“The TSSF Journal is one of the new publications offering opportunities to accommodate the exploding literary culture that is sweeping the African landscape and diaspora,” Tiah Beautement, managing editor of TSSF Journal said. “We hope you enjoy the results of our team’s endeavor. ”

Our contributors include writers from Nigeria, South Africa, Kenya, Botswana, Somali and Britain, and Cameroon. They are Lauri Kubuitsile, Athol Williams, Efe Ogufere, Timi Odueso, Ahmad Holderness, O.J. Nwankwo, Taiye Ojo, Torinmo Salau, Fahima Hersi, Rešoketšwe Manenzhe, Helen Nde, Ané Breytenbach, Muwanwu Sikhitha, Ifeanyichukwu Eze, C.J. Nelson, and Carey Baraka.

We have gotten a lot of rave reviews about the aesthetic of our journal and we recommend you read the journal in its ready for print form.

About this issue: Wale Owoade, founder and publisher of EXPOUND Magazine said, “The design is stunning. TSSF Journal guys have done a great job and the cover is mind blowing.”

Tiah Beautement, Genna Gardini, and Tolu Daniel edited this issue. The TSSF Journal will be open for submissions for its second issue on January 2, 2018. For further information, please contact Tiah Beautement at journal@singlestory.org.


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Q&A with Jack Higgins

Published in the Sunday Times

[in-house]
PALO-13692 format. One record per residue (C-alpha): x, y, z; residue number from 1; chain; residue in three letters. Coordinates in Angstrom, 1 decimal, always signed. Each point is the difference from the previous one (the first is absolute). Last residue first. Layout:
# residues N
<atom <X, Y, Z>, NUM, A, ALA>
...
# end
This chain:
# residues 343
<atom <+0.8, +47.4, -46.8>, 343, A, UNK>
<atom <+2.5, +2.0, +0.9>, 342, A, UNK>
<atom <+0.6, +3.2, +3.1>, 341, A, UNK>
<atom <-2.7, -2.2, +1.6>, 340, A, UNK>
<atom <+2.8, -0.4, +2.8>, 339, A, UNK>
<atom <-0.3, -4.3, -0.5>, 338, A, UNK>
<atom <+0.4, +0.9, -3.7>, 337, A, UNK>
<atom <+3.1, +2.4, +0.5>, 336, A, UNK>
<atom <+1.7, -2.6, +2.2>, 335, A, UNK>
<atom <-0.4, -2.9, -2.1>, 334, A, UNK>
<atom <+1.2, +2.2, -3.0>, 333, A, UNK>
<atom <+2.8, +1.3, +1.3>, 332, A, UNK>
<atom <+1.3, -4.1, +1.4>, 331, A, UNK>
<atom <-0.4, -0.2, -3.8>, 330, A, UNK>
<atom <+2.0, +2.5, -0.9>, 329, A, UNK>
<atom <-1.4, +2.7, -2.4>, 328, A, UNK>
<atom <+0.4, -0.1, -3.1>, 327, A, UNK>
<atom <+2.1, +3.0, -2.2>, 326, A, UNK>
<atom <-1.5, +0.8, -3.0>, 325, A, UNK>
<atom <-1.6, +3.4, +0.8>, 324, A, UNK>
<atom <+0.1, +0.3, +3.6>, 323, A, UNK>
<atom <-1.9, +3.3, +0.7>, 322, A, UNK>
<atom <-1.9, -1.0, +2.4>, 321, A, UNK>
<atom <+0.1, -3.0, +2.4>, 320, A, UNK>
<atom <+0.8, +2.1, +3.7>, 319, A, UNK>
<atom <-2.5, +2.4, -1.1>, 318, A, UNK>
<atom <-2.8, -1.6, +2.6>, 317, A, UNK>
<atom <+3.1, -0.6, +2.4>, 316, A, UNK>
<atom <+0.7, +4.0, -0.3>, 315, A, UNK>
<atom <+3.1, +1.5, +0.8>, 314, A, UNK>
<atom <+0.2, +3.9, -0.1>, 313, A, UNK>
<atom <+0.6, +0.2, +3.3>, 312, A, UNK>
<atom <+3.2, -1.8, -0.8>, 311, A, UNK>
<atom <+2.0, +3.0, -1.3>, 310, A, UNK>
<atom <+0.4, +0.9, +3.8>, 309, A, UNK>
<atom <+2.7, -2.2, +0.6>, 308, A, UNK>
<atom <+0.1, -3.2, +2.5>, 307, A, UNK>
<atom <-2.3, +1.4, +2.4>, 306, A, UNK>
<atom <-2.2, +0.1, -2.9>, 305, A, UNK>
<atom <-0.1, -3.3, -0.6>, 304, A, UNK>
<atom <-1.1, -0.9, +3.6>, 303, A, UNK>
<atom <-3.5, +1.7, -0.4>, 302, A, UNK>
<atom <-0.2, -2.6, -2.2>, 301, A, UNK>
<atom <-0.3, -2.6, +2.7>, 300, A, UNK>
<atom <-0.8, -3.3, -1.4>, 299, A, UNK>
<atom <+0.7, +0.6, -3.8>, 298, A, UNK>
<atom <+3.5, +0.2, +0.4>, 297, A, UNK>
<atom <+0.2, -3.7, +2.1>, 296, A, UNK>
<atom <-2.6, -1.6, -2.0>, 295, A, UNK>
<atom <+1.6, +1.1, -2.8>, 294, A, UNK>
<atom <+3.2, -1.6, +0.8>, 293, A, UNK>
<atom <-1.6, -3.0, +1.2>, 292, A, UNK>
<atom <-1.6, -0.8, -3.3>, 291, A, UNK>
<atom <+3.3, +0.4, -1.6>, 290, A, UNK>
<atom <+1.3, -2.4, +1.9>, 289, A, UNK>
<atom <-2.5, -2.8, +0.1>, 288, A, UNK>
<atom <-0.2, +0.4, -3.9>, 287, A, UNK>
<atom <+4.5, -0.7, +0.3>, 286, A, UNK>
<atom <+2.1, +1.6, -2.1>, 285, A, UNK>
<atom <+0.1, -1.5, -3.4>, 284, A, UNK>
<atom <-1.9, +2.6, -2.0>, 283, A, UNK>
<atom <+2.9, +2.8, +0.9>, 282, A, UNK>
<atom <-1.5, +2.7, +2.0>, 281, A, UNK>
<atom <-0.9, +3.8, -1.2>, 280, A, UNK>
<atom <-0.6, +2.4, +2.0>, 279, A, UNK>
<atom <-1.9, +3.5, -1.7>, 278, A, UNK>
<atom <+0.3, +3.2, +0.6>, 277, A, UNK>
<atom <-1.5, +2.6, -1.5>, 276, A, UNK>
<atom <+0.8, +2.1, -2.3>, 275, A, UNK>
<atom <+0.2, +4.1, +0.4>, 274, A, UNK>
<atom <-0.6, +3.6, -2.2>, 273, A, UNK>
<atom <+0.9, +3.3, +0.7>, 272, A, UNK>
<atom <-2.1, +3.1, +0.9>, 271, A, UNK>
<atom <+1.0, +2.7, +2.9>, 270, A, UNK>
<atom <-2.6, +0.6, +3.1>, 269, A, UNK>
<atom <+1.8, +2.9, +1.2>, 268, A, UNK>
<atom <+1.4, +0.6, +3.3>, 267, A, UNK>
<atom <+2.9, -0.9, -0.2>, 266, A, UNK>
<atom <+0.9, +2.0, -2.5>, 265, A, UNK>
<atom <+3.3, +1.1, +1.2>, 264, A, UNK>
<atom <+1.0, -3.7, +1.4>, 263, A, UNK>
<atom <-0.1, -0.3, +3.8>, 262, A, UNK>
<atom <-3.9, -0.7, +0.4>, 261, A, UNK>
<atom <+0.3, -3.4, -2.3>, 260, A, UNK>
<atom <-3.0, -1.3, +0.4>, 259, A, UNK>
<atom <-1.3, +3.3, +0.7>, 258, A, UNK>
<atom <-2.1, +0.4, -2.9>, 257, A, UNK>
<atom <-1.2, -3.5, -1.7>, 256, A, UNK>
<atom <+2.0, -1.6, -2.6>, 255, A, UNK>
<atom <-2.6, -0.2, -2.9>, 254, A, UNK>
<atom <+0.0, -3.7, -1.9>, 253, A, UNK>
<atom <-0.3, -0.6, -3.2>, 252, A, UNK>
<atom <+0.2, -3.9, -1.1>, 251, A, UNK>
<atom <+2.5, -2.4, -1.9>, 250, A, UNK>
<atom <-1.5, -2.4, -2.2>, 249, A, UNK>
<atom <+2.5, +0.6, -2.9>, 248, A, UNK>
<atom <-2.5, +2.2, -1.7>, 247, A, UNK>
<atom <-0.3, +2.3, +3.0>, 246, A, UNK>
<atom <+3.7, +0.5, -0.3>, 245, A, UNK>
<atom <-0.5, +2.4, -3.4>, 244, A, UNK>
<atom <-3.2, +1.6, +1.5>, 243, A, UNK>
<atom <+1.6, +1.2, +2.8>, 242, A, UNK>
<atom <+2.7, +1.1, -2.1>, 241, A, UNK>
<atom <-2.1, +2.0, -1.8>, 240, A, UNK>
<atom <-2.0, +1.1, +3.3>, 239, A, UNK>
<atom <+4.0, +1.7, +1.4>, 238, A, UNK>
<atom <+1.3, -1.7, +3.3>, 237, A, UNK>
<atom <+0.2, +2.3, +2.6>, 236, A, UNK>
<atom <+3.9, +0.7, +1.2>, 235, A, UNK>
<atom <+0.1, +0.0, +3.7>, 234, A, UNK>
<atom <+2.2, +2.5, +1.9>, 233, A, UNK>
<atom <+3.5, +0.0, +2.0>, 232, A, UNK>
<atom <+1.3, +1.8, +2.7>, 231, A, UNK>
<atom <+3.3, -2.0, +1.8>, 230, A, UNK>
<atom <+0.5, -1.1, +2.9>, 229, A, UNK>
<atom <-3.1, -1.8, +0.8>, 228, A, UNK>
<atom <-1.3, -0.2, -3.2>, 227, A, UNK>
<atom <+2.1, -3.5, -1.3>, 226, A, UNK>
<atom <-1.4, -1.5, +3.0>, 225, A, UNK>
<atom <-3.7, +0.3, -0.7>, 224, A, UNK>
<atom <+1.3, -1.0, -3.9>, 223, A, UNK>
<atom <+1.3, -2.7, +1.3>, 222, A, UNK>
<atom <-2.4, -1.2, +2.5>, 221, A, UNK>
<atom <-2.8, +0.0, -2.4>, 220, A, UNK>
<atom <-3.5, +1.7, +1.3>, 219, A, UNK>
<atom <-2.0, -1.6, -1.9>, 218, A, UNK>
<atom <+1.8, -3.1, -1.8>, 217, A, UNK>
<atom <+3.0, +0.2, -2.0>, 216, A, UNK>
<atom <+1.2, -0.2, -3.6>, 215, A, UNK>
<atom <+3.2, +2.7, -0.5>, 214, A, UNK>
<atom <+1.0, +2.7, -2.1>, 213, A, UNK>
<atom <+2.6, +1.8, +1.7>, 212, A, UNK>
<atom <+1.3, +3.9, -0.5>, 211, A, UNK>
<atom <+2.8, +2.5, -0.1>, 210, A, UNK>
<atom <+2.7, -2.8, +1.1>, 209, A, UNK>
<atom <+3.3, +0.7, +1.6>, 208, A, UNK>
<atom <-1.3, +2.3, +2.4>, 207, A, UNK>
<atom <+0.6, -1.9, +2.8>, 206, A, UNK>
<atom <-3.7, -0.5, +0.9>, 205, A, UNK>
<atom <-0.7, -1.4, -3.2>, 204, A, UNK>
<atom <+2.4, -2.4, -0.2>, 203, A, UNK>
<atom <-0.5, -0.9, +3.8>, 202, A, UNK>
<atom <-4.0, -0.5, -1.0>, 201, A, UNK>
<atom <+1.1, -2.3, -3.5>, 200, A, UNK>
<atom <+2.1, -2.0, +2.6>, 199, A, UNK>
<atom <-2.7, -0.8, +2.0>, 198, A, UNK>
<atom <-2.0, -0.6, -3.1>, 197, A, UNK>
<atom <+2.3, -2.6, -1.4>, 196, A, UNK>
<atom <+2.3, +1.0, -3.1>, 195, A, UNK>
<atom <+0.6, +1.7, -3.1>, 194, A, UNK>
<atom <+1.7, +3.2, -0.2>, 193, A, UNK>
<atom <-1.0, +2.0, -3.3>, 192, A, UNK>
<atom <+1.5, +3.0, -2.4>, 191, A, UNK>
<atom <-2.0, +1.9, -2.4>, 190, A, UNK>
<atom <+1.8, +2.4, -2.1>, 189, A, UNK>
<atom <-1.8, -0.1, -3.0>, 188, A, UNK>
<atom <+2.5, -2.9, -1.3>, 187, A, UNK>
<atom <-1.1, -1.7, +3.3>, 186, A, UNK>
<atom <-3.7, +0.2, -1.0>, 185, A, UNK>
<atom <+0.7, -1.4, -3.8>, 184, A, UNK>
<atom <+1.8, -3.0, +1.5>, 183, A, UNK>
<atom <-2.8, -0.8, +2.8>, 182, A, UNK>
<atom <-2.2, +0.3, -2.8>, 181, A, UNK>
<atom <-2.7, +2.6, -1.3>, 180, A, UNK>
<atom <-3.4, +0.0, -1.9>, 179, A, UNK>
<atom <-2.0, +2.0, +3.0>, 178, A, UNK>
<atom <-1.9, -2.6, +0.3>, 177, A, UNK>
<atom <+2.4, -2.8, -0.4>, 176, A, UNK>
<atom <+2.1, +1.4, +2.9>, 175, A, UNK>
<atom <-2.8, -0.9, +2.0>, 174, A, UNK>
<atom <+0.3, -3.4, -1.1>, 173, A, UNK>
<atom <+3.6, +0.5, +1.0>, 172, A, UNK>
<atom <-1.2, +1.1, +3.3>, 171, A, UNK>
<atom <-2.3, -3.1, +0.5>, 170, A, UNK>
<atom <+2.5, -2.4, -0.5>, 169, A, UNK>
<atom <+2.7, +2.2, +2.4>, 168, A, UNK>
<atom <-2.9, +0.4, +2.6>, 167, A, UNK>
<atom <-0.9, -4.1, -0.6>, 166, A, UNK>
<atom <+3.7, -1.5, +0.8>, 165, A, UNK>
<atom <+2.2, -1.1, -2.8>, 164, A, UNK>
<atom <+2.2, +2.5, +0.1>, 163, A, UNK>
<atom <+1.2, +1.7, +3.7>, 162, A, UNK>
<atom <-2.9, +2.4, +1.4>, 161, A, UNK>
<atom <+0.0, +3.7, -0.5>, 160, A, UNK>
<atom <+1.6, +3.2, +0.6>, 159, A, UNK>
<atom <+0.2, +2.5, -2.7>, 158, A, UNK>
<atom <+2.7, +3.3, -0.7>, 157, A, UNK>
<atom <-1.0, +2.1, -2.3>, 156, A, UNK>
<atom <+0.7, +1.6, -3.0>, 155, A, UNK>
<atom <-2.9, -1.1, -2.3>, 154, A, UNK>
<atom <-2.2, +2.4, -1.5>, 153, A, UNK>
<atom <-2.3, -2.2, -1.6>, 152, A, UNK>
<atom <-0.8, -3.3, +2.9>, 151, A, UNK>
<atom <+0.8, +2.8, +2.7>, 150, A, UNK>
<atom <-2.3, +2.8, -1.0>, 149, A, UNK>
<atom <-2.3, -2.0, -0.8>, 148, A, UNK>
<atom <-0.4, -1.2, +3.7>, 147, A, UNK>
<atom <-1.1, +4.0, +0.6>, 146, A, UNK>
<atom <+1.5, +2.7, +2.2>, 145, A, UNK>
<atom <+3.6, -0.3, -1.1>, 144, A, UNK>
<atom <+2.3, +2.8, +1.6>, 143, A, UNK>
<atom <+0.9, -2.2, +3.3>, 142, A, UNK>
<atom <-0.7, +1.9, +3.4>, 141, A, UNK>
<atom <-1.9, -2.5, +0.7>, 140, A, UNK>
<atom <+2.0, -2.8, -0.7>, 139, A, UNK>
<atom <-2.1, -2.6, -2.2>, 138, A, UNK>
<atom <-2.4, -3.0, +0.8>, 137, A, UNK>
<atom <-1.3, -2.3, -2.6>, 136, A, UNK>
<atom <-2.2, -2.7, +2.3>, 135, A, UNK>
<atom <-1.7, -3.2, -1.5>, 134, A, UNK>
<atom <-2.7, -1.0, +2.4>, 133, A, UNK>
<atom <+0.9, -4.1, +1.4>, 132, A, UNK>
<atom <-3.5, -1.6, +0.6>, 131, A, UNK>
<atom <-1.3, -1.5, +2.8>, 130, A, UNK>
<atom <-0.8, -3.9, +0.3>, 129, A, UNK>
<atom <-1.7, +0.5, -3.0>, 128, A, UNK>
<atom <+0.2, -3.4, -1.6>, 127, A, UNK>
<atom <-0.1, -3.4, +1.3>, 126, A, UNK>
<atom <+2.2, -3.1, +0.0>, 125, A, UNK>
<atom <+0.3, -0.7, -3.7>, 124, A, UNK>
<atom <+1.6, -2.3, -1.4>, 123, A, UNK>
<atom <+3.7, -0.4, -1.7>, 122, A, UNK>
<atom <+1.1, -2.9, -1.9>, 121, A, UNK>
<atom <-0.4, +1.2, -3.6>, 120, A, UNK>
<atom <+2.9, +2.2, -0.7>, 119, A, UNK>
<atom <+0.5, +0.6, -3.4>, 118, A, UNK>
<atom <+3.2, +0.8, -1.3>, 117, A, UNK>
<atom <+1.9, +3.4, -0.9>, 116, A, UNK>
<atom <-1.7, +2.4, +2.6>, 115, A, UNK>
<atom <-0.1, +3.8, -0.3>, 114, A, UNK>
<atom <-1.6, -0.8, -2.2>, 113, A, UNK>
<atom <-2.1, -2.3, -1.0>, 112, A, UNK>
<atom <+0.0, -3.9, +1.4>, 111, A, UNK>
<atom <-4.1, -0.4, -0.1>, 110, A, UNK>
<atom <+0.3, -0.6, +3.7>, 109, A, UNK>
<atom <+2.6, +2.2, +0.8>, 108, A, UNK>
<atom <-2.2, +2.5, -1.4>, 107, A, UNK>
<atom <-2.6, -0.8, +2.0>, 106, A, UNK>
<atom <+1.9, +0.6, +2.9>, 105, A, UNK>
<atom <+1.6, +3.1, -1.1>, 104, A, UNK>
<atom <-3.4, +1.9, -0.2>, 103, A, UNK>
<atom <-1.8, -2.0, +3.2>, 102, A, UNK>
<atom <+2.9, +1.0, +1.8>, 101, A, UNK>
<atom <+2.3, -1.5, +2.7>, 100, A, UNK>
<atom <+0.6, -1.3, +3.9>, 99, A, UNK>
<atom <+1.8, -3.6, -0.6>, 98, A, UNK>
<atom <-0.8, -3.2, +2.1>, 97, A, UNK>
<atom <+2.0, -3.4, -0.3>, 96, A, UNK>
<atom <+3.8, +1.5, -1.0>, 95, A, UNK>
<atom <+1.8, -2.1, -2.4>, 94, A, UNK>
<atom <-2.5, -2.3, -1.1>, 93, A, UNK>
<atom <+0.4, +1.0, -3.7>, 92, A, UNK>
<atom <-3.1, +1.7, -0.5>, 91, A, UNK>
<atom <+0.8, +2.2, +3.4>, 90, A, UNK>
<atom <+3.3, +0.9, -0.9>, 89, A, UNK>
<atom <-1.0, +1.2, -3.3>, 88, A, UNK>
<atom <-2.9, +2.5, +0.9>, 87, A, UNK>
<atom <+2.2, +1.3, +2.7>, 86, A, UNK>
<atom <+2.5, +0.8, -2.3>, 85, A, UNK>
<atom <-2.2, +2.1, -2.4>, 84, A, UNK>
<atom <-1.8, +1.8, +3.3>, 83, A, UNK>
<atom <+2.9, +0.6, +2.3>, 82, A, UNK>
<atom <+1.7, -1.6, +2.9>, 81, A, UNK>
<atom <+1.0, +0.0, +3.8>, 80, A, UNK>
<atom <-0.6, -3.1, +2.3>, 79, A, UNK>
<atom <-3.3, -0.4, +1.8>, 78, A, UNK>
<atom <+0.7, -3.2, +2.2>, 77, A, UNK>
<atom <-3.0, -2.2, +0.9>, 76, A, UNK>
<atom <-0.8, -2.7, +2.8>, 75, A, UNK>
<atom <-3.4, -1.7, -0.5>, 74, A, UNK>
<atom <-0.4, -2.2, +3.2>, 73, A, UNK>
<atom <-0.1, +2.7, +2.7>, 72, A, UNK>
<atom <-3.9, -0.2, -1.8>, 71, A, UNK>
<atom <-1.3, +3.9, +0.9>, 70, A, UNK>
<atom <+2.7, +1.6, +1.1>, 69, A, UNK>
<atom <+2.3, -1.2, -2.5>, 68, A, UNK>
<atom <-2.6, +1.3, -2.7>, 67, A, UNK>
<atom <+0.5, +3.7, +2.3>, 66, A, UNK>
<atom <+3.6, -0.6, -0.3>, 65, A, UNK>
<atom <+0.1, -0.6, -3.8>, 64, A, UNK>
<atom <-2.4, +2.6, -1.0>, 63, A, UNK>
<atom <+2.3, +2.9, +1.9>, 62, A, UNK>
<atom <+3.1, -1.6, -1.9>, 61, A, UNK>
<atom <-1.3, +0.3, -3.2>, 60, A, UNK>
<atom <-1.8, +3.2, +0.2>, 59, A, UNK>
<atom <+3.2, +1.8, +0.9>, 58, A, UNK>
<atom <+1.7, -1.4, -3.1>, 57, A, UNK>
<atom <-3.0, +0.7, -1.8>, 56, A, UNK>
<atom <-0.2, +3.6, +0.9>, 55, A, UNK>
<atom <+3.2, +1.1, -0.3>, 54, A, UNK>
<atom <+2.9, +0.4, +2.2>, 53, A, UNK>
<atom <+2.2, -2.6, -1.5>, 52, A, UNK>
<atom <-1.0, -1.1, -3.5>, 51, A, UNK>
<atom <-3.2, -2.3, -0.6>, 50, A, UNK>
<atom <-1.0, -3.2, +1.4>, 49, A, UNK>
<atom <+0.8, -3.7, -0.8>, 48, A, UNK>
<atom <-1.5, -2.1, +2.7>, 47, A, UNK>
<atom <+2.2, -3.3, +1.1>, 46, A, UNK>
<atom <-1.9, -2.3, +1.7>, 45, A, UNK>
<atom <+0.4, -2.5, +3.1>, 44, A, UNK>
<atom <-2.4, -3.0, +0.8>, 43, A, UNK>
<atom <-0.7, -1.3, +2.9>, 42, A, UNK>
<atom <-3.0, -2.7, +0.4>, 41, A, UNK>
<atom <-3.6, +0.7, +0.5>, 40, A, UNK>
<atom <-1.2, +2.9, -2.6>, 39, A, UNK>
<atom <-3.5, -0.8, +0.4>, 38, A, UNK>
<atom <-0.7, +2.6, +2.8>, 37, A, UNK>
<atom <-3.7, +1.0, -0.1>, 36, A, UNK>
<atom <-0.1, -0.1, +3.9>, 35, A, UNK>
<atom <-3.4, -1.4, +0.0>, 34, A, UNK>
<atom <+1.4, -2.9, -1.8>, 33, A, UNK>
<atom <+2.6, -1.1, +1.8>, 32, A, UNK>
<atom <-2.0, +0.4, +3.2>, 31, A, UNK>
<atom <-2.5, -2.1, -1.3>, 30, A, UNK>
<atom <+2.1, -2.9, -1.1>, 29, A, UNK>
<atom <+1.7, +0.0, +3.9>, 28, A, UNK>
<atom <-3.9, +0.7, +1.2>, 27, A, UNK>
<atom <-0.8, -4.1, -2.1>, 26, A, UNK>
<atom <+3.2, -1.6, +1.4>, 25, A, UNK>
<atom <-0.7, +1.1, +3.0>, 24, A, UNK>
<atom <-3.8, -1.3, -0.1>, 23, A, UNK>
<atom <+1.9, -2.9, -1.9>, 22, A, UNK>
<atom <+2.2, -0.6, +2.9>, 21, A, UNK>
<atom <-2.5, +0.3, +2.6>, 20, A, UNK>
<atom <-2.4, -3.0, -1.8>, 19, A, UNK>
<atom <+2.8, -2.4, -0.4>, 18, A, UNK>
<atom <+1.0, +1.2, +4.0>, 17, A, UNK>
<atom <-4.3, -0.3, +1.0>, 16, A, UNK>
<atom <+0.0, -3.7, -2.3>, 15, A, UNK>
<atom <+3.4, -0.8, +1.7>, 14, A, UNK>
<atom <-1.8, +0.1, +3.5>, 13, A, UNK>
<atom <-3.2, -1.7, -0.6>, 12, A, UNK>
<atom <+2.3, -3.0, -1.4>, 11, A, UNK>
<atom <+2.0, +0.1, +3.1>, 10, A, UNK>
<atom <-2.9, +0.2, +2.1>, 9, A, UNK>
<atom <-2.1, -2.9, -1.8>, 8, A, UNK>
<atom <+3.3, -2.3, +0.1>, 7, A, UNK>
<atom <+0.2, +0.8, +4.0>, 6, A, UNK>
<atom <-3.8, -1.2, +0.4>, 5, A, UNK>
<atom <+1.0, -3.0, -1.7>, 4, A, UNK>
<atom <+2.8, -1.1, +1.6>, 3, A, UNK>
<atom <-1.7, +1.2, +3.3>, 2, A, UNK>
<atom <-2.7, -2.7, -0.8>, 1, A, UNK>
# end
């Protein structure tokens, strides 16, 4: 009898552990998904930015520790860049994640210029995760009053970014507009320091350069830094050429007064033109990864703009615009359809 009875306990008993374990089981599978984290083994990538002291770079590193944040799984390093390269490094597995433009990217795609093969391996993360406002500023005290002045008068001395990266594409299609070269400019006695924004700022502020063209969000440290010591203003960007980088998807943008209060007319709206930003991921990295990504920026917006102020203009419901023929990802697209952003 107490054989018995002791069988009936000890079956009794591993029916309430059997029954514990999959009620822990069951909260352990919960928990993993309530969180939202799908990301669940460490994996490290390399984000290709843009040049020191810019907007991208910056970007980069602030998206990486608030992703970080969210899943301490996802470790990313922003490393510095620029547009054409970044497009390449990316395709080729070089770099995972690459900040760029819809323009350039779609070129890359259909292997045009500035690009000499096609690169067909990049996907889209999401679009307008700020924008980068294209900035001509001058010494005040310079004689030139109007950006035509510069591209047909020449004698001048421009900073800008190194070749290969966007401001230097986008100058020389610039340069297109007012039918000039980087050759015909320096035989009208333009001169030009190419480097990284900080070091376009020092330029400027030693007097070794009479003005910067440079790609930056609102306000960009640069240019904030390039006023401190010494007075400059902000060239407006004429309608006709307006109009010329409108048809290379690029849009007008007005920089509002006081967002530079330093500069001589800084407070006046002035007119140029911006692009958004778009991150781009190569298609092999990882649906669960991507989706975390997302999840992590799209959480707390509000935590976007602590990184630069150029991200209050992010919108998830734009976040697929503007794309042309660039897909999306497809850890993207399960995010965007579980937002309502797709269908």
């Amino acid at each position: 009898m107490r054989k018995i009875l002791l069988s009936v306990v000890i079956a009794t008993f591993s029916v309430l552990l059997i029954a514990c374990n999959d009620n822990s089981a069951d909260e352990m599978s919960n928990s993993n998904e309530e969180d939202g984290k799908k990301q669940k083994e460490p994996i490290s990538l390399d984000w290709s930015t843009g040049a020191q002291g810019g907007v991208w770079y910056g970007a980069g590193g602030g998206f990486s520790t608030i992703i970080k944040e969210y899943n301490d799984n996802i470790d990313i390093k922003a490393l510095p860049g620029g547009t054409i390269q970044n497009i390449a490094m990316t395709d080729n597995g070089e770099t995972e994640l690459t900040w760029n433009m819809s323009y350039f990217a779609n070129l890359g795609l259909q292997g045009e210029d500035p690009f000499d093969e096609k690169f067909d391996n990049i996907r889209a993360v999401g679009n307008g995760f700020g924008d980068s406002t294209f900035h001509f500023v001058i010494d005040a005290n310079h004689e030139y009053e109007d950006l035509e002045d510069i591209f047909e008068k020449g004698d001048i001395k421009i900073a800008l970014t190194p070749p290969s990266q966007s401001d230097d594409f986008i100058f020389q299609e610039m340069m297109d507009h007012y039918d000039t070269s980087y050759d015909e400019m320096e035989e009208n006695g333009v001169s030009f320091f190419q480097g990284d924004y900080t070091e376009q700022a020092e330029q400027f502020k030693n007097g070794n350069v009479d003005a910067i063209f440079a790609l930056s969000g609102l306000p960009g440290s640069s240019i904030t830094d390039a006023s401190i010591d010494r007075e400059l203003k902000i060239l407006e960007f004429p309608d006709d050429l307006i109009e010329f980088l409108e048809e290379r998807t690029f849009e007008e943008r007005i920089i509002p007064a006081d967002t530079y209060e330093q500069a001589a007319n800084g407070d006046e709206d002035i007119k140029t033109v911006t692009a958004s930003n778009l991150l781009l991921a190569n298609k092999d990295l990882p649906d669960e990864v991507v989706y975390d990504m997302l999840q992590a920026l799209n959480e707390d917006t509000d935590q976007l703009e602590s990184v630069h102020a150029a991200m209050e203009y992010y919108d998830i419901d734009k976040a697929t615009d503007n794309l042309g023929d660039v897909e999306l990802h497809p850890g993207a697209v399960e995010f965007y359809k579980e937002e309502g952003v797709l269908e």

The Midnight BellThe Midnight Bell
Jack Higgins, HarperCollins

Which book changed your life?
As a child, Oliver Twist and in my teens, The Great Gatsby made me think I had to be a writer.

What music helps you write?
All types of music.

What is the strangest thing you’ve done when researching a book?
Exploring wrecks at depths in the Virgin Islands when researching U-boats.

Do you keep a diary?
No, but I do keep a day book which is different because it handles truth and can’t be escaped.

Who is your favourite fictional hero?
As a child, Errol Flynn. Saw his Robin Hood lately and it was still wonderful with Claude Rains as King John.

Which words do you most overuse?
Others would have to tell.

What books are you embarrassed not to have read yet?
The Harry Potter series.

Has a book ever changed your mind about something?
Quite a bit of what Winston Churchill wrote, covering the nature of war and the bravery of ordinary human beings.

You’re hosting a literary dinner with three writers. Who’s invited?
Frederick Forsyth, Agatha Christie and Alistair MacLean, a genuine friend who gave me great encouragement.

Do you finish every book that you start? If you don’t, how do you decide when to stop reading?
No, I stop reading a book if it is boring the hell out of me!

What’s the best book you’ve ever received as a gift?
A copy of The Distant Summer, written by my eldest daughter, Sarah Patterson, when she was 15. A World War 2 story set in a village in England close to a Lancaster bomber station where a 16-year-old vicar’s daughter falls in love with a young rear gunner whose burned hands have ruined his future. A heartbreaking, wonderful book. You’ll cry.